I was very skeptical at first. It was March 2009, and a friend of mine had suggested that I “really should get on Twitter.” I scoffed at his comment and mumbled something about being too busy to waste my time “tweeting.” But knowing that at least being familiar with Twitter and the rest of the exploding social media scene would be important to my career, I decided to go ahead and take the plunge. So I created a Twitter account. Then I started looking around for other CMOs to follow, so I would have someone with whom to share ideas and challenges.
But I really struggled to find more than just a handful of C-level marketers. I realized that other “seasoned” marketing types like me were probably grappling with the same problem, so to help contribute to my newfound Twitter community, I published a list of 22 CMOs who were active on Twitter at the time. The list quickly garnered a lot of interest, so I began updating and expanding it each week. Fast forward three years, and my list of the Top CMOs on Twitter is now 100 strong. But unfortunately, even today, just a handful of CMOs from America’s largest, most recognizable companies apparently understand the value of using Twitter. For example, only these 10 “big brand” CMOs are currently active:
- Lisa Gavales, CMO at Express
- Giovanni Rodriguez, CMO & Strategy Officer at Deloitte Postdigital
- Beth Comstock, CMO at GE
- Patrick Adams, CMO at Victoria’s Secret Direct
- Joel Ewanick, Vice President & Global CMO at General Motors
- Karen Quintos, CMO at Dell
- Jonathan Becher, CMO at SAP
- Steve Fuller, CMO at L.L.Bean
- Mark Addicks, CMO at General Mills
- Seth Farbman, Global CMO at Gap
So what about all the other leading brands that are missing from this list? Do the marketing leaders from those organizations not understand why their participation on Twitter is important to the success of their companies and their personal success as marketing professionals?
The C-Suite Sets the Standard
As part of the CXO team for your company, one of your primary responsibilities and priorities should be to lead and inspire your direct reports, as well as all the other employees throughout your organization. When it comes to social media, what better way to accomplish that goal than by becoming active on Twitter yourself? Think you’re too important or too busy to mess around with social media? Then ask these leading executives why they’re willing to invest a portion of their time in Twitter:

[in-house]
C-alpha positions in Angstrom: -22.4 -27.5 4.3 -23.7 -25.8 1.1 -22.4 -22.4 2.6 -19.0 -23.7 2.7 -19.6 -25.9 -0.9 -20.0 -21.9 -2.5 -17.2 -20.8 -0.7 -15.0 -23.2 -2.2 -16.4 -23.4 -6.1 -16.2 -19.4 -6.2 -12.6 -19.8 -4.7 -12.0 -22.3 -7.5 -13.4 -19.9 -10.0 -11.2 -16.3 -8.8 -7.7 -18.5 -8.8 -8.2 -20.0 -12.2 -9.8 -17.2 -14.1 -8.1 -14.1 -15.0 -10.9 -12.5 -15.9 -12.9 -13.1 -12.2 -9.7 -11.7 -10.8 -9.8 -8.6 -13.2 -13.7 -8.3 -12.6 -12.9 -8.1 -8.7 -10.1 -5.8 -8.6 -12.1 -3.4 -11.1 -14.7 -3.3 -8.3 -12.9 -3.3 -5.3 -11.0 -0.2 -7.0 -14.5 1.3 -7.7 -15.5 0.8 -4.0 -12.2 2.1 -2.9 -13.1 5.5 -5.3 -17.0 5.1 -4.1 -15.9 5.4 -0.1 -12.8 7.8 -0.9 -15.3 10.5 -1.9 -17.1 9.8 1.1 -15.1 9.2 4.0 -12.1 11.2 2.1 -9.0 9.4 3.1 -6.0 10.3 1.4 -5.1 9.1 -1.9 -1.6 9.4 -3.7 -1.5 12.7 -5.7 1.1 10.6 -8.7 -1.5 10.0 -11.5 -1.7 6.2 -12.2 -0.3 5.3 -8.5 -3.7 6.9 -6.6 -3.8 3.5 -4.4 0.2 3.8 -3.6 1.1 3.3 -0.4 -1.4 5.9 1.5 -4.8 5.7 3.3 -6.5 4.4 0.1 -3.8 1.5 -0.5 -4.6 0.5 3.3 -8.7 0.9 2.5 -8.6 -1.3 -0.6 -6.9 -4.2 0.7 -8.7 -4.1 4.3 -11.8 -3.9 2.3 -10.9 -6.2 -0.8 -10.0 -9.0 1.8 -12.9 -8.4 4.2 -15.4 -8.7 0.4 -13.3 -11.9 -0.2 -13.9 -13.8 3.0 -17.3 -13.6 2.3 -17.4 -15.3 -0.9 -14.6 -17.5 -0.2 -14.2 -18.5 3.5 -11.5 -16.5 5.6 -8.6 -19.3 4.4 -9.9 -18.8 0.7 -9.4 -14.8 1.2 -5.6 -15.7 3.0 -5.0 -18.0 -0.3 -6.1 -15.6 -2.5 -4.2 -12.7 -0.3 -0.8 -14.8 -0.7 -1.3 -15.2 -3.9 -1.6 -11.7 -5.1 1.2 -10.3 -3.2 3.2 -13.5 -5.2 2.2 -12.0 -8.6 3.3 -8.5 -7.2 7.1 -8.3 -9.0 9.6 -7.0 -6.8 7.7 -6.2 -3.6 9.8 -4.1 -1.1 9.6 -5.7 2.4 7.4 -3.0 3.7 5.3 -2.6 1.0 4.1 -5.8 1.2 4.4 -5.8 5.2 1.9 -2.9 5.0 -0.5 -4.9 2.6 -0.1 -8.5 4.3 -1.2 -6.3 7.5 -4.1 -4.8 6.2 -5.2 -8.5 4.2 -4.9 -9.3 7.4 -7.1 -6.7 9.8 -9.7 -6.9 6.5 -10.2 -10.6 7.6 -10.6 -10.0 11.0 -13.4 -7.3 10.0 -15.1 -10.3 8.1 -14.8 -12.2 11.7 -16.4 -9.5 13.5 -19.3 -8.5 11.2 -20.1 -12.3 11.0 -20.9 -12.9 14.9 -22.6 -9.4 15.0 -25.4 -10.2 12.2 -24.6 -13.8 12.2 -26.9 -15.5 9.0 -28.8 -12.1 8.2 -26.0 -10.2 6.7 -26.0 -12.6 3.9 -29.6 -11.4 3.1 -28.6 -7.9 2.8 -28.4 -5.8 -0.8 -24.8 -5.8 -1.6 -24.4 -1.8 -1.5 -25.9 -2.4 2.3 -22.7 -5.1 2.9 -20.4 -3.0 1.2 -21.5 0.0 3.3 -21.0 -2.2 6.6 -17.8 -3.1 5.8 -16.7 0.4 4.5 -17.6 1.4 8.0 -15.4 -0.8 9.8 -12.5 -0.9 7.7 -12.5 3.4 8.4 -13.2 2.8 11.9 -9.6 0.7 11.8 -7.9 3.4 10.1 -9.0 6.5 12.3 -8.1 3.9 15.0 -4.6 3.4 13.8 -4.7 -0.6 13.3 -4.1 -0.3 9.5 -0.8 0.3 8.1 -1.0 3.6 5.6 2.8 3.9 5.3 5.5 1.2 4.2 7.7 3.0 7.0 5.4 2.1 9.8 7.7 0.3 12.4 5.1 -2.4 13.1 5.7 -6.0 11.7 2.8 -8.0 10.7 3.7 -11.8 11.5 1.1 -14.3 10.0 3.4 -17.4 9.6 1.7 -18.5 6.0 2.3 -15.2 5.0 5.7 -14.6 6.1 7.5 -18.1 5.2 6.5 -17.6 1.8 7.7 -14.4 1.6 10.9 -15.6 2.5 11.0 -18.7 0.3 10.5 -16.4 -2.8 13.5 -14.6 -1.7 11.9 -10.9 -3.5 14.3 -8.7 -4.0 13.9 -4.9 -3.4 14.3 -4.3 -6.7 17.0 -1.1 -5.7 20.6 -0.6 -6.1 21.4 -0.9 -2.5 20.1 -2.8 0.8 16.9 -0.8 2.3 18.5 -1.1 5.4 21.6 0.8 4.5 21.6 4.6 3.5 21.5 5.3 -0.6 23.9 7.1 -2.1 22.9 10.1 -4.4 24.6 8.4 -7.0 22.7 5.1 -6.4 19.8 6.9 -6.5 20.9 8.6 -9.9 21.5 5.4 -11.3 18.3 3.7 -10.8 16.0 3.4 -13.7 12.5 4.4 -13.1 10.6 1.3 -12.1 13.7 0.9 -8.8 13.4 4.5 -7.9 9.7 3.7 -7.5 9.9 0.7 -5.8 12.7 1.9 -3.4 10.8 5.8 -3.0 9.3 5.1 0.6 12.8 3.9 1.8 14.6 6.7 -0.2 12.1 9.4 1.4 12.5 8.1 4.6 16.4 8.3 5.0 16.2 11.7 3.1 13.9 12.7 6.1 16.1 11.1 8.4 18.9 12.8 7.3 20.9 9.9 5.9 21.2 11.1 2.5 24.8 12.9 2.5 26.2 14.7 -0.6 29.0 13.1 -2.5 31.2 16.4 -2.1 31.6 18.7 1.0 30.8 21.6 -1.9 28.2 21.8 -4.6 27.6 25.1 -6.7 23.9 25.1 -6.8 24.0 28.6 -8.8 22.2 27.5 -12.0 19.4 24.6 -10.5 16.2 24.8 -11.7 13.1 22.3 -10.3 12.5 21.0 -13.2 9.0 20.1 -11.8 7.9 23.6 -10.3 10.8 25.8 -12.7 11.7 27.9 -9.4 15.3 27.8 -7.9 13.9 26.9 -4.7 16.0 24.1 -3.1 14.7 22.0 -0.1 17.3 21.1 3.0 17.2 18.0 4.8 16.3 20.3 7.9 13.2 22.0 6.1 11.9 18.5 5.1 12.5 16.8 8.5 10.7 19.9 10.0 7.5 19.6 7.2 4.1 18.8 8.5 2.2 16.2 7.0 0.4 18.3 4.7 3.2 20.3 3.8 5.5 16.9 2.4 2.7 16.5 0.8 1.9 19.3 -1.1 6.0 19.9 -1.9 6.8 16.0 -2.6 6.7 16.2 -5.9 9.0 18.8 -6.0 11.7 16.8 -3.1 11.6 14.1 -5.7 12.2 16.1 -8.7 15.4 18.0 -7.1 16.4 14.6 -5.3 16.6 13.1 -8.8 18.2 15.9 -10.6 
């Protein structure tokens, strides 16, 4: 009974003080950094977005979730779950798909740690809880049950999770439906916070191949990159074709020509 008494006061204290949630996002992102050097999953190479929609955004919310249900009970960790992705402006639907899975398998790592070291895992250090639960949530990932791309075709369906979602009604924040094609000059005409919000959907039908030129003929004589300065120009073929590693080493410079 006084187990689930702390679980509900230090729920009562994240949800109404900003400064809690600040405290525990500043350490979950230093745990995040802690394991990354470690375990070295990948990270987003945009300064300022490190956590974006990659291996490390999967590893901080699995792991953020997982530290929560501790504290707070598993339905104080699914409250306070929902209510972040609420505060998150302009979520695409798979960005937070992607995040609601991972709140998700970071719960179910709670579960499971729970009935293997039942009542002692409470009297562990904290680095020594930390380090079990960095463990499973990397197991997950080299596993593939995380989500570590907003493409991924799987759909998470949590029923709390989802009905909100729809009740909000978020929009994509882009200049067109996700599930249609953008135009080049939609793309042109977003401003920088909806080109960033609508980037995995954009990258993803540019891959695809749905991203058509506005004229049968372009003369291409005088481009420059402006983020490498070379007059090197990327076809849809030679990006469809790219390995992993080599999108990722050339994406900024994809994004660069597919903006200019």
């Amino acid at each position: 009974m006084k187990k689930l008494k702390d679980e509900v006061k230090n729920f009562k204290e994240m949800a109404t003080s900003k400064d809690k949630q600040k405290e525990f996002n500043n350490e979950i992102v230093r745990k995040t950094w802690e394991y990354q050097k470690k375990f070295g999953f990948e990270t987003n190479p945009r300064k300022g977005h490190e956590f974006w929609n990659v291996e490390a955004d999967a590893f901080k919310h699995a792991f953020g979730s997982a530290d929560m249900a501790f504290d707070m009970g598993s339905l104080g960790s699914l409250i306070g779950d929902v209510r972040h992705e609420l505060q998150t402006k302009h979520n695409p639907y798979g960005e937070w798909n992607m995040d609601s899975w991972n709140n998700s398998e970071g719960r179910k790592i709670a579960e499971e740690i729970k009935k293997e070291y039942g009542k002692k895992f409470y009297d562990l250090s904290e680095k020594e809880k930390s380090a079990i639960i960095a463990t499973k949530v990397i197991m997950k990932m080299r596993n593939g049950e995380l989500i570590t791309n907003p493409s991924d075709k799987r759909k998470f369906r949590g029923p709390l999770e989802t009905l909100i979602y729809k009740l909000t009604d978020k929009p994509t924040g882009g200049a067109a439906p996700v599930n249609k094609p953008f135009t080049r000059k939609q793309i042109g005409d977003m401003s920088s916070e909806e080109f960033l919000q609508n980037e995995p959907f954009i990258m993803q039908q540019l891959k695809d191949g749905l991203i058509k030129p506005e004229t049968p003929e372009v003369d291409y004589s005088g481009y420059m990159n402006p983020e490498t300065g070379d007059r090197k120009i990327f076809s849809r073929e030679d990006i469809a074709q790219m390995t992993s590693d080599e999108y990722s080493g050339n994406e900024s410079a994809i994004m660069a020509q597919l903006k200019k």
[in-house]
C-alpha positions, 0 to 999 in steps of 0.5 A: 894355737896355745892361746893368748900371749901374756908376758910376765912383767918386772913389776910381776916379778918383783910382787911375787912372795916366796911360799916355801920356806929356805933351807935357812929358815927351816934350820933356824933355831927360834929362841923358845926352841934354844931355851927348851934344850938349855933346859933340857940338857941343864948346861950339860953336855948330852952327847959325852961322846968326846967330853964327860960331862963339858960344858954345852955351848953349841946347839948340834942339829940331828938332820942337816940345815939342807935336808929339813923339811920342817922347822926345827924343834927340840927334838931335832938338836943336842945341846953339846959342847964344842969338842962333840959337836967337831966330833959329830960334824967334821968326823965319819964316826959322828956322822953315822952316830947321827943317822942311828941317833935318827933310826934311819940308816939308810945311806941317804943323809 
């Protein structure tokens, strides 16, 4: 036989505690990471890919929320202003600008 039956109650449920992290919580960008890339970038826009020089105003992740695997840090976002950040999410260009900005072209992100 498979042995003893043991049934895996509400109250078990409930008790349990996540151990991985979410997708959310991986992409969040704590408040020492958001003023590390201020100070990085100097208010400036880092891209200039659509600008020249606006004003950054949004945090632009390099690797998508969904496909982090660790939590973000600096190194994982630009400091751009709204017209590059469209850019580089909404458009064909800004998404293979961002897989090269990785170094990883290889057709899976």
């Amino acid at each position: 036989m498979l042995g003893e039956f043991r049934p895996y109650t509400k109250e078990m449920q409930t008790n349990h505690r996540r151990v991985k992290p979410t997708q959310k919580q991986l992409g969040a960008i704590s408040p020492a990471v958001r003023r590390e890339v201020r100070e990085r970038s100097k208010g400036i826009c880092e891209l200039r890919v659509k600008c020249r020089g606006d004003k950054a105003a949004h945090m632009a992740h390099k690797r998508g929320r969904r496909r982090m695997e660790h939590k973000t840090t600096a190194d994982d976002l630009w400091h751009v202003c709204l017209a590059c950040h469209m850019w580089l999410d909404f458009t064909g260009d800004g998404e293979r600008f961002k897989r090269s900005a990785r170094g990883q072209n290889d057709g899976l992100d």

- Bill Gates, Chairman of Microsoft
- Michael Dell, Chairman & CEO of Dell
- Steve Forbes, President & CEO of Forbes Media
- Richard Branson, Founder & Owner of the Virgin Group
- Mark Cuban, Owner of the Dallas Mavericks
Whether you’re a C-level leader at a Fortune 1000 public corporation or the owner of a small private business—or somewhere in between—you might want to re-examine how becoming active on Twitter could help motivate and inspire your employees, leverage relationships with your key partners and suppliers, enhance your customer experience efforts, and drive more value for your stakeholders.
What CXOs are Saying about Twitter
So how can you best use Twitter to benefit yourself and your organization? Tim O’Reilly, CEO of O’Reilly Media, recently told Bloomberg that “Twitter is a great way to ‘watch the alpha geeks,’ which is my shorthand way of saying that a lot of what we do at O’Reilly is pay attention to people at the edge and look for technologies that are ready to move from the edge to the mainstream that we can help along by publishing, conferences, magazines, online publishing, or activism.”
Brian Dunn, CEO of Best Buy, recently told the Harvard Business Review that he’s a “heavy user of Twitter” and that he learns a lot from the time he spends on it. “I interact directly with customers and employees. I watch trends and see news I’d miss otherwise. Ultimately, I believe that Best Buy’s message has to be where people are. Today, that means being on social networks.” Dunn went on to say, “You’d be amazed at the number of people I talk to—people who run big businesses around the world—who think social networking is just a fad, or that what you see on Twitter and Facebook is simply clutter. It’s not. If a company, or even its chief executive, doesn’t have a presence on social networks today, that company risks not being in the conversation at all. Over time, I believe, that can be fatal to a business.”
I heartily concur. Over the past three years that I’ve been active on Twitter and other social media channels, I’ve already seen a significant return—for both my company and myself—on the time and effort I’ve invested in it. On a personal level, I’ve greatly expanded my knowledge of the marketing discipline as a result of my tweeting-related activities. Even more importantly, I’ve developed a number of new relationships with quality people whom I would never have met were it not for Twitter. And those relationships will undoubtedly pay huge dividends for years to come.